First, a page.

UK's Boris Johnson shakes up government with Cabinet shuffle

UK's Boris Johnson shakes up government with Cabinet shuffle
In this photo made available from The UK Parliament, Britain's Prime Minister Boris Johnson, reacts as he gives an answer during the weekly Prime Minister's Questions session in the House of Commons parliament in London, Wednesday Feb. 12, 2020. Behind from right, Priti Patel, Jacob Rees-Mogg, Mark Spencer. (Jessica Taylor/House of Commons via AP)

LONDON (AP) — British Prime Minister Boris Johnson shook up his government on Thursday, firing and appointing ministers to key Cabinet posts.

Johnson was aiming to tighten his grip on government after winning a big parliamentary majority in December’s election. That victory allowed Johnson to take Britain out of the European Union last month, delivering on his key election promise.

Now his Conservative administration faces the even bigger challenge of negotiating a new relationship with the 27-nation EU by the end of this year. The two sides are aiming to have a deal covering trade, security and other areas in place by the time a post-Brexit transition period ends on Dec. 31.

So far, the two sides are far apart in their demands. And even with a deal, the U.K. faces a huge adjustment when decades of seamless trade and travel with the EU end at the start of 2021.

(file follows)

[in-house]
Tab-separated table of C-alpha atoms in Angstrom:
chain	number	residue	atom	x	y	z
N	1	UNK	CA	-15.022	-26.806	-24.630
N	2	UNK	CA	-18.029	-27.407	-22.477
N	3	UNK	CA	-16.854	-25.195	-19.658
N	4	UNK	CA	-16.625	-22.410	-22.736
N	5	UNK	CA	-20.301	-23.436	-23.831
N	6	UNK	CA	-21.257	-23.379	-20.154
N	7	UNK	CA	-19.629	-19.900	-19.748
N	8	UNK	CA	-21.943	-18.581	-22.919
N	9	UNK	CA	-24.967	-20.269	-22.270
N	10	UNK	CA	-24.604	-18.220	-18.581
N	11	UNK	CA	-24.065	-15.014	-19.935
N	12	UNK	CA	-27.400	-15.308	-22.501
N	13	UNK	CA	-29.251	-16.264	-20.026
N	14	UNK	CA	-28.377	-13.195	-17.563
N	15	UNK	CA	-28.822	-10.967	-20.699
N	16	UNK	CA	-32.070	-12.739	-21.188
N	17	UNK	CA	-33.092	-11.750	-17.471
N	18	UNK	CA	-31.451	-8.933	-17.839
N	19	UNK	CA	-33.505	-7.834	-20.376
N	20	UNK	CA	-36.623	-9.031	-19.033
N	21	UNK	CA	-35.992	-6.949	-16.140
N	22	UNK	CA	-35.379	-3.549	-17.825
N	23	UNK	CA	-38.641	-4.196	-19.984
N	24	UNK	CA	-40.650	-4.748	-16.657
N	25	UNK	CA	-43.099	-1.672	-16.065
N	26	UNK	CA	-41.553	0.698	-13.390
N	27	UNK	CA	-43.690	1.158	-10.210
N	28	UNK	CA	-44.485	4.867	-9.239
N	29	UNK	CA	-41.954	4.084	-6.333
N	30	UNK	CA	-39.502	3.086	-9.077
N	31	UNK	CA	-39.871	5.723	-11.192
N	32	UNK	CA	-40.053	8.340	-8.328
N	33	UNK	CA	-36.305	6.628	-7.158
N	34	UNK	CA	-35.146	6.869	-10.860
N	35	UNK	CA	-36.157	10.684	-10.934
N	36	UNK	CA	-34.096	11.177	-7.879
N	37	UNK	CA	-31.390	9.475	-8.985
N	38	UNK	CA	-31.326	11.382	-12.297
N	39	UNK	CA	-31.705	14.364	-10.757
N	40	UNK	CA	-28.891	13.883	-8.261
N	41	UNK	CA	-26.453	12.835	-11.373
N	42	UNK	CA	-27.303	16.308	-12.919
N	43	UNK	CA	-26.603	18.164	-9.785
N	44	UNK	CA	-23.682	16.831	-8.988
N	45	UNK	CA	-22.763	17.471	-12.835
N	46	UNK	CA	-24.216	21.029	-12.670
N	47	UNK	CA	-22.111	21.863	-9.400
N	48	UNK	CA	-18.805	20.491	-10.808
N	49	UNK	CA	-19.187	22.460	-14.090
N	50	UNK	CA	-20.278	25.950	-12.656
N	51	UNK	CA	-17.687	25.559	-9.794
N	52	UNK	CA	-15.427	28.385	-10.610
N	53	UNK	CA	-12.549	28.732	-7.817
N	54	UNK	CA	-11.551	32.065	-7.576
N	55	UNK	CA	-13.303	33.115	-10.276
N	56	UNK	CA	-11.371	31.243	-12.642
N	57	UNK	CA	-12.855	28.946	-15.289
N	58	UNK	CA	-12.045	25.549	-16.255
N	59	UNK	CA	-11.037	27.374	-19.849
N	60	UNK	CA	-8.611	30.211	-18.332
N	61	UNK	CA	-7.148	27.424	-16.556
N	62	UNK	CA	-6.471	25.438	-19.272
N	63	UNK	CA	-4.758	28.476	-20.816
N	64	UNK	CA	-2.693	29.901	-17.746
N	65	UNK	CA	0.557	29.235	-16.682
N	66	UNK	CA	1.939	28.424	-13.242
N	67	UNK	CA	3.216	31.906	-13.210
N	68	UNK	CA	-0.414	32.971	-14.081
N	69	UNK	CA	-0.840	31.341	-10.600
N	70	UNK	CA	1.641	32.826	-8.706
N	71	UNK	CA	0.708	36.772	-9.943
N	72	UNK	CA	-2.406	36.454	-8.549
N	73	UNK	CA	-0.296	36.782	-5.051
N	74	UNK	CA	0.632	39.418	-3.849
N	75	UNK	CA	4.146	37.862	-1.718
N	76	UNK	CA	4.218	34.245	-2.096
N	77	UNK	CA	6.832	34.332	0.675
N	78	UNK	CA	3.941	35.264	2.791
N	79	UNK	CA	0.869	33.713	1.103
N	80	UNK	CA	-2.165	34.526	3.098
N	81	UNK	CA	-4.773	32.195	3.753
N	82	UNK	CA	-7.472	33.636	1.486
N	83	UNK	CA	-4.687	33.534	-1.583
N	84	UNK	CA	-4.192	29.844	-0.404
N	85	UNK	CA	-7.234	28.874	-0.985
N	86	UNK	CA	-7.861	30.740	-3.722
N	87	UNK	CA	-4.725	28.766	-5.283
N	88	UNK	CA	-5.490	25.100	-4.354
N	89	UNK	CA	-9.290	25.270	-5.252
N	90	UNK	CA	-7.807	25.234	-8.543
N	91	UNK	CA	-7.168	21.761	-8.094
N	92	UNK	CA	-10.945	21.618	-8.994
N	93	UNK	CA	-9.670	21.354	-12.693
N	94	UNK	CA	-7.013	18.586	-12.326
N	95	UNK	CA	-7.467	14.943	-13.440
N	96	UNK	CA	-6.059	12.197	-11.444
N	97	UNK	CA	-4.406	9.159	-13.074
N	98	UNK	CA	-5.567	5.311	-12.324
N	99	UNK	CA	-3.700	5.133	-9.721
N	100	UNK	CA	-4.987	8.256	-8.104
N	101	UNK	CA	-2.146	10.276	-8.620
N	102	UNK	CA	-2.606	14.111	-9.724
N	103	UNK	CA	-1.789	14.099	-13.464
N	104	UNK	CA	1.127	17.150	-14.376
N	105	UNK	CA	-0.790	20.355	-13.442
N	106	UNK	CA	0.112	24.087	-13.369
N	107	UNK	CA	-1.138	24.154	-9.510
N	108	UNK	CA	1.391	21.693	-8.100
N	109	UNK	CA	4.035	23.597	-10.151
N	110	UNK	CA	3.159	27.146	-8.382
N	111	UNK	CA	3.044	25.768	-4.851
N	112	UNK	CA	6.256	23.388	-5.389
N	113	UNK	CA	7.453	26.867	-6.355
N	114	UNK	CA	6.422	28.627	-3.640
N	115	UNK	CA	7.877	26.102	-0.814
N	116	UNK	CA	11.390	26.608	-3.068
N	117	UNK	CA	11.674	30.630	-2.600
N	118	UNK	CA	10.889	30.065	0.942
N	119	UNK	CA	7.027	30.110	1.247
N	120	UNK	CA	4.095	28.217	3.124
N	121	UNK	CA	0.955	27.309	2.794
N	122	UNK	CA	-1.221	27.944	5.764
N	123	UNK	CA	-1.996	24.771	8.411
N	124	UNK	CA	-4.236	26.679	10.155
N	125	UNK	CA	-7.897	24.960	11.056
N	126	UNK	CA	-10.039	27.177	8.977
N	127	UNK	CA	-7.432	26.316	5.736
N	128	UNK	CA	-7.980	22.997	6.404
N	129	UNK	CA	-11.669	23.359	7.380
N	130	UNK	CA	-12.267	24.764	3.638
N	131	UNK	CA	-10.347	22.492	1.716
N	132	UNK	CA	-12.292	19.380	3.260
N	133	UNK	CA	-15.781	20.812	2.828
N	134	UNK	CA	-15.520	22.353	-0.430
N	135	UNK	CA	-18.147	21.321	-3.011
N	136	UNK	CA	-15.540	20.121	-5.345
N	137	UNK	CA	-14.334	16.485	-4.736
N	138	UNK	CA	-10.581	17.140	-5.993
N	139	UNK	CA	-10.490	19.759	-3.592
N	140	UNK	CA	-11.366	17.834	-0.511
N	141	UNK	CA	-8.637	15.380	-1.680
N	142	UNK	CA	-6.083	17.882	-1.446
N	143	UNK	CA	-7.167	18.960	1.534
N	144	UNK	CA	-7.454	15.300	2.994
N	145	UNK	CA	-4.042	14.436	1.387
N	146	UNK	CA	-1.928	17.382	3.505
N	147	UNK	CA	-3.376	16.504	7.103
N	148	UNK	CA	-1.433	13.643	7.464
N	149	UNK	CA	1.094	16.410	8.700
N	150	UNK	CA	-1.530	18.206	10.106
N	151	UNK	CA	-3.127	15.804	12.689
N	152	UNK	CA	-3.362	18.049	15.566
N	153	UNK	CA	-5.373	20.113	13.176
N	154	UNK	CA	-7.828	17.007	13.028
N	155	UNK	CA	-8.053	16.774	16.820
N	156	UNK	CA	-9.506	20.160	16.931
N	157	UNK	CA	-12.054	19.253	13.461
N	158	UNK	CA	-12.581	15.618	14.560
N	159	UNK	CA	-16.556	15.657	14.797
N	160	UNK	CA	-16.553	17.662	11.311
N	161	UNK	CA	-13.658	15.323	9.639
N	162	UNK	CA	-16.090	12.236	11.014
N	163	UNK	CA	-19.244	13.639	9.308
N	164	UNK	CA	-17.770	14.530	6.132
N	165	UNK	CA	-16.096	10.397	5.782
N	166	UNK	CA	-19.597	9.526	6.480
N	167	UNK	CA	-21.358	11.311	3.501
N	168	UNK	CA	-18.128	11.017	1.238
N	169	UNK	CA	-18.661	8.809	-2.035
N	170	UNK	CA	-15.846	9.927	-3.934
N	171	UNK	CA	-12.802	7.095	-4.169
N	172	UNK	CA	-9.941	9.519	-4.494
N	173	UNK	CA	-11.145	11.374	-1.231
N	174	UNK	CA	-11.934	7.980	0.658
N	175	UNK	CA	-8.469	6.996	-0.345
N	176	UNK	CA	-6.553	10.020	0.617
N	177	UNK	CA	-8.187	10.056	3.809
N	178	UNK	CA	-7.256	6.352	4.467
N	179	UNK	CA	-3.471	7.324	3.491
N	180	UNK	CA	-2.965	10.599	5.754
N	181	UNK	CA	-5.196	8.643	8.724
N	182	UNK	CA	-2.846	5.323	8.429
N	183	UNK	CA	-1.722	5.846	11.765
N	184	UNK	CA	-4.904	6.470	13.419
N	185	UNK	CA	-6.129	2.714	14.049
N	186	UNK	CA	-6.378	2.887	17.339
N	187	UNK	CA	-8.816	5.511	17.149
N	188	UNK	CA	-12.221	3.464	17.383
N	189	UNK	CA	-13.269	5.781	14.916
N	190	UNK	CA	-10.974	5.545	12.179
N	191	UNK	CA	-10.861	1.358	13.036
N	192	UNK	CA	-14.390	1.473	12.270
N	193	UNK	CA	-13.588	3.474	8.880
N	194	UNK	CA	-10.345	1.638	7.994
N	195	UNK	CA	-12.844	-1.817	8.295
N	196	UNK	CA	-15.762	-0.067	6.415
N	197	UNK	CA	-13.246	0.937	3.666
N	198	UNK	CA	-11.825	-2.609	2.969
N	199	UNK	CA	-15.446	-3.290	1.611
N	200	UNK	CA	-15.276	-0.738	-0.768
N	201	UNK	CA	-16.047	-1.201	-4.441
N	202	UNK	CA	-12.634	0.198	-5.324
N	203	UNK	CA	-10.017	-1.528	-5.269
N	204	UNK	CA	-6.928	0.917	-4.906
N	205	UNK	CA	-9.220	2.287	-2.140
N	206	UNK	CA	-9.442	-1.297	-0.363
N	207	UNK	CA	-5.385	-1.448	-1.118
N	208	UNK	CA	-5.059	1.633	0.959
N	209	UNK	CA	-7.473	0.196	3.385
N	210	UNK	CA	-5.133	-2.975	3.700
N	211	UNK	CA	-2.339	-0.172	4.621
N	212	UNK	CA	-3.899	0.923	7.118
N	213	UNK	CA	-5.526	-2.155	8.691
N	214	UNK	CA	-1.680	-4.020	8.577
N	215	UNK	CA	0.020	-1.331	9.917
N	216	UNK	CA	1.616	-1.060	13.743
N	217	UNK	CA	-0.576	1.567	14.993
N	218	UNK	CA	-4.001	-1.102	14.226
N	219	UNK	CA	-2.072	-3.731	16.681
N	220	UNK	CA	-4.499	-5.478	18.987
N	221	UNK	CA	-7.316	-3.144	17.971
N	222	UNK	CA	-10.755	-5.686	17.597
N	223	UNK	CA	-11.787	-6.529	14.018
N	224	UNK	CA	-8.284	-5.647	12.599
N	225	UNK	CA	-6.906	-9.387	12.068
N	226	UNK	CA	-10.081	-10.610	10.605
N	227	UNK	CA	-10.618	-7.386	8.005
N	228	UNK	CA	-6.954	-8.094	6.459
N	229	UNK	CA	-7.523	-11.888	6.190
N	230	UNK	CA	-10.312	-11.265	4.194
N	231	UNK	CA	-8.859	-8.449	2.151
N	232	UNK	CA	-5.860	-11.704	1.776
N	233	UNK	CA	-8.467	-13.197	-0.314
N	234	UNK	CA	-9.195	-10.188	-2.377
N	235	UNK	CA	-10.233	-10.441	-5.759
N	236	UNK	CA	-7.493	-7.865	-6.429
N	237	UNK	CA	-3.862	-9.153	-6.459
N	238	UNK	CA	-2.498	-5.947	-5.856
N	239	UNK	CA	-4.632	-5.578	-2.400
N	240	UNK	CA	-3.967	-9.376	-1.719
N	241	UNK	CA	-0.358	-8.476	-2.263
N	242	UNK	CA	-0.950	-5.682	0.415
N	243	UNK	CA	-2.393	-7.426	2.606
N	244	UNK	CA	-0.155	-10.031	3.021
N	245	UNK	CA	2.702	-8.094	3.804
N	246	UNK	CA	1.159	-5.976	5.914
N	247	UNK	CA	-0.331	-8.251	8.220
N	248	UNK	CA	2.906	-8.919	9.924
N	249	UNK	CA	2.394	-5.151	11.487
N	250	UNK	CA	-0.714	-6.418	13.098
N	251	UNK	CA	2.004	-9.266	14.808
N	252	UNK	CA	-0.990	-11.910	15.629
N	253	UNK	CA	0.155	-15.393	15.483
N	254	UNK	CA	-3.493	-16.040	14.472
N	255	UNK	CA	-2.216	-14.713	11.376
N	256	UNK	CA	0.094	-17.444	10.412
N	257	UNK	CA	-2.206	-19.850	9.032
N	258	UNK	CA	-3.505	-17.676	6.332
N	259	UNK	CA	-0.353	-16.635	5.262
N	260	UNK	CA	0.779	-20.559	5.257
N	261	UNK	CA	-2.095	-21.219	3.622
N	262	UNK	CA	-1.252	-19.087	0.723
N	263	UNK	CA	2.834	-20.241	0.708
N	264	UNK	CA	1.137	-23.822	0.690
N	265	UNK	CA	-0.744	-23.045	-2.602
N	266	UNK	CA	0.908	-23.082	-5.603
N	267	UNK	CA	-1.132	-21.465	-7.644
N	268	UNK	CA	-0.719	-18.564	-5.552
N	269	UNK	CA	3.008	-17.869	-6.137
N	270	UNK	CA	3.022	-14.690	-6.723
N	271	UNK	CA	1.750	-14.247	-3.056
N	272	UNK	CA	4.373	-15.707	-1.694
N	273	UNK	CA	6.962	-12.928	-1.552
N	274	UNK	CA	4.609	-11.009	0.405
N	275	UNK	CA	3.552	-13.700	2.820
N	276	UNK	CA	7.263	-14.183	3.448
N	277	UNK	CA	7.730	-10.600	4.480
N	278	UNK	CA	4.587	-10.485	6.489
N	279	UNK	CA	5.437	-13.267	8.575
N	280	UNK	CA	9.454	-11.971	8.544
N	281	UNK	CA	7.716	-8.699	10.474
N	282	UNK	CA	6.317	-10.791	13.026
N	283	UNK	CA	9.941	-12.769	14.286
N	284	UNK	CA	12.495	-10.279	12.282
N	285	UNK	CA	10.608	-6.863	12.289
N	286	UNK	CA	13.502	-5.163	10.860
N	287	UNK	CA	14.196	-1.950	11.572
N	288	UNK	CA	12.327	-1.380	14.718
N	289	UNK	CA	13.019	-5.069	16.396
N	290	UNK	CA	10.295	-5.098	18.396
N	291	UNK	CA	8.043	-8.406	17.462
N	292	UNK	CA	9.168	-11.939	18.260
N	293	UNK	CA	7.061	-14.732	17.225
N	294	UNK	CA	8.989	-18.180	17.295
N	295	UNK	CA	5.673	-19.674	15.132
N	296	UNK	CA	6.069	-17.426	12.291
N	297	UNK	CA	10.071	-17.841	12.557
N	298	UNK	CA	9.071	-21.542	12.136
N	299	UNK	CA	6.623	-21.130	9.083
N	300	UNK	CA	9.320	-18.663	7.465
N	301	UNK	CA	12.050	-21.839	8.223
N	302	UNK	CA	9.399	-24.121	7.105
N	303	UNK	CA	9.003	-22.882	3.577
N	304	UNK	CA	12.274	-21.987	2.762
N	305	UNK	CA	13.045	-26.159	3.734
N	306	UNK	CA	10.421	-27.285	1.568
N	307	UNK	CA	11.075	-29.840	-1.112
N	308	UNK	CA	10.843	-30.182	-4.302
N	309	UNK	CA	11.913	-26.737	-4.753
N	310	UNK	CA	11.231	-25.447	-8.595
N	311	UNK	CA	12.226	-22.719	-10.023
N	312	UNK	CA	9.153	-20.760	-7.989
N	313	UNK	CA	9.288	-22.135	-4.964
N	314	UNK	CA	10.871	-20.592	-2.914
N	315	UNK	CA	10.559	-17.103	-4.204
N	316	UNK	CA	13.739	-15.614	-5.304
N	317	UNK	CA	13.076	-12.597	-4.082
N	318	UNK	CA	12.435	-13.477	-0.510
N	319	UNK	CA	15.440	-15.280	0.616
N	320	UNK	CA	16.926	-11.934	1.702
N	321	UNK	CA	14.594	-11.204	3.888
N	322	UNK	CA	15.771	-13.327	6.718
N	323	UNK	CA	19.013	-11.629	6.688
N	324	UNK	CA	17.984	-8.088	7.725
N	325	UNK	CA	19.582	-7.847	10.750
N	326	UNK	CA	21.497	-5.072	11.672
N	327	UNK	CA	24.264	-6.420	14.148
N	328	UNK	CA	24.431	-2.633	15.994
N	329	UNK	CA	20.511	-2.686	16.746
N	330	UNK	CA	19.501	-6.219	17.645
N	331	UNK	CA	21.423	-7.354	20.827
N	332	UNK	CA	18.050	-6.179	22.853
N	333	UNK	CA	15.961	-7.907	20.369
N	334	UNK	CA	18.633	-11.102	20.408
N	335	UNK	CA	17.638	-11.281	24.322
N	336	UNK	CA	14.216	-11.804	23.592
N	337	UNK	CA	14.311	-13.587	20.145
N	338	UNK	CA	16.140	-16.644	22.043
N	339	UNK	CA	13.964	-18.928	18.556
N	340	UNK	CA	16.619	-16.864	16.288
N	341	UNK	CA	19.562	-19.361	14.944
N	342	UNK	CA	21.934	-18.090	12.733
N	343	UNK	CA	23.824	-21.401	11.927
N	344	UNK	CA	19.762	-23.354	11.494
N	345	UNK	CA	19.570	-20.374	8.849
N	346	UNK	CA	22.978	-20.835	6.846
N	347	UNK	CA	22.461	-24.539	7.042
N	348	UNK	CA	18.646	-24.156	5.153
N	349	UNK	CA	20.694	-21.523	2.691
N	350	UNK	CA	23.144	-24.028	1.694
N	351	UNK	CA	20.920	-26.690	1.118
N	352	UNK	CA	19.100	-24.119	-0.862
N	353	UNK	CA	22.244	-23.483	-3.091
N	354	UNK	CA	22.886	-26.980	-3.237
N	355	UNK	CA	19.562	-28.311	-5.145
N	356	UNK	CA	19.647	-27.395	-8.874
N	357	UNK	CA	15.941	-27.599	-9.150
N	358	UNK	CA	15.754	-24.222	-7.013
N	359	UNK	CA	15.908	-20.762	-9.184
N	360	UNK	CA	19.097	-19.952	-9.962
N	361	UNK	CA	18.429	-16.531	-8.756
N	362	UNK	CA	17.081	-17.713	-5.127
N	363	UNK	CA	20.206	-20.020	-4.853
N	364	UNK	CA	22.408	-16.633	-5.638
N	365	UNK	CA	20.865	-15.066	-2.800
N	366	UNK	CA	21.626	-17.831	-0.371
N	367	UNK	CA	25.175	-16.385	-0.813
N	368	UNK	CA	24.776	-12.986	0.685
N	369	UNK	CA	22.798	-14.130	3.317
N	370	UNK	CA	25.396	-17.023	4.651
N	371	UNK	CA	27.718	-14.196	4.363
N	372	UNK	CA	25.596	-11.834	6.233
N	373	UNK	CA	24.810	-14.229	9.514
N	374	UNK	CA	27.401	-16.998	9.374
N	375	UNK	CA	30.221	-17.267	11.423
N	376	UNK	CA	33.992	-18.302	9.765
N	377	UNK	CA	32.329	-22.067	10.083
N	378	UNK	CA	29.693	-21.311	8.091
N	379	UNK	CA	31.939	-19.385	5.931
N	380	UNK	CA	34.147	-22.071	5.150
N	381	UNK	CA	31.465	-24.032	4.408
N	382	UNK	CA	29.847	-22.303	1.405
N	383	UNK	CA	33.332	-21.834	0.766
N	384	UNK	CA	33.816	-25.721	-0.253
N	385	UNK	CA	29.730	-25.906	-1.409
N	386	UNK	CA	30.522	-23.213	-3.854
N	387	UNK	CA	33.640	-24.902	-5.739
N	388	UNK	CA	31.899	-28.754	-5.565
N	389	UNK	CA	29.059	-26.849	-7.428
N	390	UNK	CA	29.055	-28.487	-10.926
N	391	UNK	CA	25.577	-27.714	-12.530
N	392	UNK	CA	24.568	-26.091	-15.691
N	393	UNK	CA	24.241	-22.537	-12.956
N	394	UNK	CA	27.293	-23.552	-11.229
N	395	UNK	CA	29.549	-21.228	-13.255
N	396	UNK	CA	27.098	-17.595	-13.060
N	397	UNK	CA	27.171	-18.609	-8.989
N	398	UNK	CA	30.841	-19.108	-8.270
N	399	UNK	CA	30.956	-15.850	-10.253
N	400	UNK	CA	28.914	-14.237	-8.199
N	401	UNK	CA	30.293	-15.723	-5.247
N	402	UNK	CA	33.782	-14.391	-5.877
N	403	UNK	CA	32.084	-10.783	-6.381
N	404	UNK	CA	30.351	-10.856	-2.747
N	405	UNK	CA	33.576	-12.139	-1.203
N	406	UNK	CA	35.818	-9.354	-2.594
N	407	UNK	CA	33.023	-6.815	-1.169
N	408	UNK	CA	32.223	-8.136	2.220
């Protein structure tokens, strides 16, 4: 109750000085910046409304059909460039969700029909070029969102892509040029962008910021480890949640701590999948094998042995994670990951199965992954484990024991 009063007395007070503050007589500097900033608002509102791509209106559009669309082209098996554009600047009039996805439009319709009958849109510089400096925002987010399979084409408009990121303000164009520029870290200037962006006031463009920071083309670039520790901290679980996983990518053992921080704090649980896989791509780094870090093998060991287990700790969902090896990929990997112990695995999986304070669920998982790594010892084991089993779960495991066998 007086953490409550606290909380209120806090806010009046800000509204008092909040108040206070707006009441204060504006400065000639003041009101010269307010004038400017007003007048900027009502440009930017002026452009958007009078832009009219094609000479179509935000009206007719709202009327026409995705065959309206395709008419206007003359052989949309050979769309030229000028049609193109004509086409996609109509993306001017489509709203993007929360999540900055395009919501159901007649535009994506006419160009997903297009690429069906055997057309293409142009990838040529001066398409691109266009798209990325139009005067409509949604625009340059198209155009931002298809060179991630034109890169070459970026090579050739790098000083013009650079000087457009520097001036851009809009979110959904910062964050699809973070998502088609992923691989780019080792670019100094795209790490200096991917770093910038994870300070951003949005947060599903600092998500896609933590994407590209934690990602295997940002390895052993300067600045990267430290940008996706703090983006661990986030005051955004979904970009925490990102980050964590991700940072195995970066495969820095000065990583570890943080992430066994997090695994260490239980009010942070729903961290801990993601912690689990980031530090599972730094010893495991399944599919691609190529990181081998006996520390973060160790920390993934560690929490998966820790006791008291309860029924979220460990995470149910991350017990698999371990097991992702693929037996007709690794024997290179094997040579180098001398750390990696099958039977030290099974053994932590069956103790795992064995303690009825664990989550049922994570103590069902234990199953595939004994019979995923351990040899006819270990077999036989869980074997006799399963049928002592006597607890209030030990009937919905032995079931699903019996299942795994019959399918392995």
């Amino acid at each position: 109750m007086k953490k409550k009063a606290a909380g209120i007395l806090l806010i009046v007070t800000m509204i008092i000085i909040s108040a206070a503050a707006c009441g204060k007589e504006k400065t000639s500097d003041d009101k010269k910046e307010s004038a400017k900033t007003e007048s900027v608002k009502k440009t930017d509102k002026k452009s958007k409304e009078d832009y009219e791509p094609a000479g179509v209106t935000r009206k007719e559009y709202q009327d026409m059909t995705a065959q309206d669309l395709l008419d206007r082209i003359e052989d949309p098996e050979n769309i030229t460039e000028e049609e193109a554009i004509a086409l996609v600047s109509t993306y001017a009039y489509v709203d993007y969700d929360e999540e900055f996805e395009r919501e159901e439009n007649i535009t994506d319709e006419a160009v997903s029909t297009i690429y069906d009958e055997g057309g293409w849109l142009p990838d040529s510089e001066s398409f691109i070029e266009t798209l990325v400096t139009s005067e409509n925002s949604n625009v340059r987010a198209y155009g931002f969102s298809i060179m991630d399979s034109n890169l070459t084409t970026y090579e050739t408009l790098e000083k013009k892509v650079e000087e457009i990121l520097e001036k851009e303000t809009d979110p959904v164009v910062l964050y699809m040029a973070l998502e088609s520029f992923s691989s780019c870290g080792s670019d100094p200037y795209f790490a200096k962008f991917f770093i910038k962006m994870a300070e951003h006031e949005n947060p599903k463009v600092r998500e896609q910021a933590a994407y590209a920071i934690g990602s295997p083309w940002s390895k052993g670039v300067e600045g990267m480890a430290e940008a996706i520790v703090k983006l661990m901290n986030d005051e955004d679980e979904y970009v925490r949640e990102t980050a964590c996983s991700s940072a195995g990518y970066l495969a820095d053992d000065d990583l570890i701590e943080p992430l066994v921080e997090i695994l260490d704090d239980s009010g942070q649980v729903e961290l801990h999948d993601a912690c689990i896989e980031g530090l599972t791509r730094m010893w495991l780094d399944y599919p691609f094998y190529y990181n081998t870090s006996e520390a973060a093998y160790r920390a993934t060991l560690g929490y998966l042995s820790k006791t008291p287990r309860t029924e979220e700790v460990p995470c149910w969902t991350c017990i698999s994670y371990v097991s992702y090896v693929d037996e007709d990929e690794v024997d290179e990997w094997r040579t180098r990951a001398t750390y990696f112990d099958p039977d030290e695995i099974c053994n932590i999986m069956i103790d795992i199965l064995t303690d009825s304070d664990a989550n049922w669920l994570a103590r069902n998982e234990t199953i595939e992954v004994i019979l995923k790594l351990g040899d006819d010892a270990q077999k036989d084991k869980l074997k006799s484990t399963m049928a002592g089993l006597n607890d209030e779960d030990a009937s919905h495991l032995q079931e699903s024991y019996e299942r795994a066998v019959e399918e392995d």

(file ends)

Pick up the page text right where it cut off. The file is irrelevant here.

Johnson began his Cabinet shuffle by firing Northern Ireland Secretary Julian Smith — a surprise move. Smith had been widely praised for helping to end political deadlock that left Northern Ireland without a regional government and assembly for three years. After pressure from the British and Irish governments, the main Irish nationalist and British unionist power-sharing parties returned to work last month.

As well as shuffling his Cabinet, Johnson needs to appoint a new leader for the U.N. climate change conference that Britain is due to host later this year. The summit, known as the 26th Conference of the Parties, or COP26, is scheduled to be held in Glasgow in November.

Planning has got off to a rocky start, with Johnson last week firing Claire O’Neill, a former British government minister appointed last year to head up the event.